Artificial Intelligence (AI) is at the forefront of technological innovation. Even if its not your primary product, elements of AI often become the subject of R&D projects. This story is quite remarkable.

Unusually, the Government Communications Head Quarters (GCHQ) recently published a paper called ‘Pioneering a New National Security: The Ethics of Artificial Intelligence’. This lays out the many potential uses of AI in combatting a range of threats to the UK and the corresponding ethical questions to using the technology.

What is GCHQ?

Chapter 3 of the report describes GCHQ as “a world-leading intelligence, cyber and security agency at the heart of Britain’s national security community…Our extraordinary people use cutting-edge technology, technical ingenuity and wide-ranging partnerships to identify, analyse and disrupt threats.”

GCHQ work with other UK agencies, like the police, military and intelligence services. And with similar European and global institutions with the same aims – “Pioneering a new kind of security for an ever more complex world.”

What is the GCHQ attitude to using AI to combat existing and future threats?

In the Foreward to this report, Jeremy Fleming (Director of GCHQ) is very clear about how useful AI will continue to be to protecting the UK:

“The nation’s security, prosperity and way of life faces new threats from hostile states, terrorists and serious criminals, often enabled by the global internet. An ever-growing number of those threats are to the UK’s digital homeland – the vital infrastructure and online services that underpin every part of modern life.

“At GCHQ, we believe that AI capabilities will be at the heart of our future ability to protect the UK. They will enable analysts to manage the ever-increasing volume and complexity of data, improving the quality and speed of their decision-making. Keeping the UK’s citizens safe and prosperous in a digital age will increasingly depend on the success of these systems.”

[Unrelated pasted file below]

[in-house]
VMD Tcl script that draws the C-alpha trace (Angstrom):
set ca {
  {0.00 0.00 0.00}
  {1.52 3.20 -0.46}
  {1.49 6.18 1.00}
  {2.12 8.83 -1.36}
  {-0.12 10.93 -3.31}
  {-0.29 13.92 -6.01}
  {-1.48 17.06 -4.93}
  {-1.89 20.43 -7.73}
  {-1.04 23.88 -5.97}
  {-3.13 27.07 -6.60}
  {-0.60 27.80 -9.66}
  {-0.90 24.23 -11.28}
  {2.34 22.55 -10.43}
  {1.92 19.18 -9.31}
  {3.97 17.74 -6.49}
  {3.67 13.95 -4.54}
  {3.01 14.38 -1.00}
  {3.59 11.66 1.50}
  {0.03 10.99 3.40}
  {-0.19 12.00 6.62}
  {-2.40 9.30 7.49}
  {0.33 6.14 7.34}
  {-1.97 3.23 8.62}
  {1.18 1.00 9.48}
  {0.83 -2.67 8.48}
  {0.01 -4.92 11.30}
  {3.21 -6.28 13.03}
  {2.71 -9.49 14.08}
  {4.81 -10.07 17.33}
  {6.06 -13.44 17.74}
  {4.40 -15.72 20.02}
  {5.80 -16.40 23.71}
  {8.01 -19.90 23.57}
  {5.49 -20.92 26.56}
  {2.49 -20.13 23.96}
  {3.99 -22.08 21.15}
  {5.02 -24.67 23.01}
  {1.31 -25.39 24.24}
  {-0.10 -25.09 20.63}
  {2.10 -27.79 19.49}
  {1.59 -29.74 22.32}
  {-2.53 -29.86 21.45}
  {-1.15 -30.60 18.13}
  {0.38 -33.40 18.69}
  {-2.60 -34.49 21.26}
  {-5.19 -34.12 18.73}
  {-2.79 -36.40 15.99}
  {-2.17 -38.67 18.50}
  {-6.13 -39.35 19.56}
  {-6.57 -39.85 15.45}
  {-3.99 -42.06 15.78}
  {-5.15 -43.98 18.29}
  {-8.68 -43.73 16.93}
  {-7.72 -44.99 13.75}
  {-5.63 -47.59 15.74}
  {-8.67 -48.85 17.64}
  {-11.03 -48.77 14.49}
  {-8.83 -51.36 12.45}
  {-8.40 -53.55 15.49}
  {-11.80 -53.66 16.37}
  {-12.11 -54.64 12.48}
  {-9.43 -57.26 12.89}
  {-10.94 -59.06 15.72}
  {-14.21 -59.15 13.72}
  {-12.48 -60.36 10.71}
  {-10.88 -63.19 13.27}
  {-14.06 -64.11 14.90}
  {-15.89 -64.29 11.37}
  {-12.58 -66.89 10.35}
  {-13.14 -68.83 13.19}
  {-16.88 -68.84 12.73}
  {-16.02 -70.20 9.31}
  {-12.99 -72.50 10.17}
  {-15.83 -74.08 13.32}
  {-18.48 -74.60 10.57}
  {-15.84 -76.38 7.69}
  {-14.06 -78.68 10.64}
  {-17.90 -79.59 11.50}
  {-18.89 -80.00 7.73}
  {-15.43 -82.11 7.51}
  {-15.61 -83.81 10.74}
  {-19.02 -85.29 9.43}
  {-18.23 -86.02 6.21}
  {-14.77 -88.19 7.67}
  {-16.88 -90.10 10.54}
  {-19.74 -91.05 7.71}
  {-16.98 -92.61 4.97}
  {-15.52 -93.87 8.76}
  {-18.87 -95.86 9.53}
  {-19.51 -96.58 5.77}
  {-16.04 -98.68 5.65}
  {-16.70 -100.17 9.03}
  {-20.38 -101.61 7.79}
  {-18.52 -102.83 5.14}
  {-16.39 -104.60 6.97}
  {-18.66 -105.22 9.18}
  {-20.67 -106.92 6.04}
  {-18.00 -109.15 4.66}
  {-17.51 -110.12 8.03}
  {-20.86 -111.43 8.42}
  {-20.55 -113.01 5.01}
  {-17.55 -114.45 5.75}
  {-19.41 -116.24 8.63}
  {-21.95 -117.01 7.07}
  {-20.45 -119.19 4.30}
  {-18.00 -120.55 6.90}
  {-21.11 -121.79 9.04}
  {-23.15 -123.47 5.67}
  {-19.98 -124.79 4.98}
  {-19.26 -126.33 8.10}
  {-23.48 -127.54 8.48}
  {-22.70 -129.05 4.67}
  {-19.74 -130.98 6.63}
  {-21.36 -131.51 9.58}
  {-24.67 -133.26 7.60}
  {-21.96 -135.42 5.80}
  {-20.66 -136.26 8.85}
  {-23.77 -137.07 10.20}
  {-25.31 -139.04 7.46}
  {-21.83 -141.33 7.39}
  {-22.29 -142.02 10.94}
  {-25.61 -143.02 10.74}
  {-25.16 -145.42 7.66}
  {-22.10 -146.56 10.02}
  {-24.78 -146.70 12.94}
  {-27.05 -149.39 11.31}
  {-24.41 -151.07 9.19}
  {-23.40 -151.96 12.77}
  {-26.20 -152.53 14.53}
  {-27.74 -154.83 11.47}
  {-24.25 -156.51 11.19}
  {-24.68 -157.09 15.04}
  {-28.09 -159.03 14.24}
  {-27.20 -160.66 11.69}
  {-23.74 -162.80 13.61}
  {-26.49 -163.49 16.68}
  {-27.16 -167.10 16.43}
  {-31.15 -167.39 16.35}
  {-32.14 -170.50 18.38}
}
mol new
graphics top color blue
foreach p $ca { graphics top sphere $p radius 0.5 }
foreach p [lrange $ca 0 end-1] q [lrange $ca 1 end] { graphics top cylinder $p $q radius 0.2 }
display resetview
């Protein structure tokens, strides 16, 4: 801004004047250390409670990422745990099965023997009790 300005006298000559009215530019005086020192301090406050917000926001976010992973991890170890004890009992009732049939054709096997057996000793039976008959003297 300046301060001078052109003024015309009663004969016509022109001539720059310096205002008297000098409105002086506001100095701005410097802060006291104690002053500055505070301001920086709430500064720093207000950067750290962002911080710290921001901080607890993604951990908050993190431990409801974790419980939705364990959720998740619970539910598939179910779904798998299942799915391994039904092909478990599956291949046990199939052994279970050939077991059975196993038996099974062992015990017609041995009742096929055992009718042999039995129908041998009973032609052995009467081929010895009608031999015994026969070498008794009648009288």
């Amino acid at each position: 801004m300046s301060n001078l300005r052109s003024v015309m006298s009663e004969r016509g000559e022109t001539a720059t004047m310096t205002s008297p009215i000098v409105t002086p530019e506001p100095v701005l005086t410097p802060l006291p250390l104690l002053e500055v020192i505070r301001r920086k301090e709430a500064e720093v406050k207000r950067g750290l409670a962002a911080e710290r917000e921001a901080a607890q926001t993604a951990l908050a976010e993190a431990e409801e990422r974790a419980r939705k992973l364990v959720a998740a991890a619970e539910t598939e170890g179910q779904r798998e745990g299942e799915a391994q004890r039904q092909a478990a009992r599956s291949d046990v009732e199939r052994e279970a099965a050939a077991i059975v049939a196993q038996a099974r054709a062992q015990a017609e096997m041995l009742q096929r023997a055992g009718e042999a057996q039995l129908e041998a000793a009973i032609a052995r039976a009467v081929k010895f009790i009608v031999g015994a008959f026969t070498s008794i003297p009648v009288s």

What particular crimes can AI be used to tackle?

The different types of machine learning that comprise the AI field can be used to fight against different types of crime. This is similar to the work of the Serious Fraud Office, that uses innovative AI technology to process more data, more quickly than humans possibly could.

Child Sexual Abuse (CSA)

National Crime Agency figures from 2020 show the “most harmful” CSA dark websites had a global total of 2.88 million registered accounts. At least 5% of these registered here in the UK. Their estimate is that there are 300,000 people in the UK who are a sexual threat to children.  Two horrifying statistics.

GCHQ are very positive about the role of AI in identifying, tracking and catching these predators. By analysing vast quantities of data from a variety of sources, AI can be trained to:

  • Track “disguised identities” across their multiple internet accounts
  • Identify possible grooming within chatrooms and messages
  • Shine a light on illegal services and covert individuals on the dark web
  • Uncover trading of illegal CSA images
  • Analyse seized evidence, necessary to support CSA prosecution. This means that human investigators might be spared some of the trauma of cataloguing CSA images, messages and videos themselves.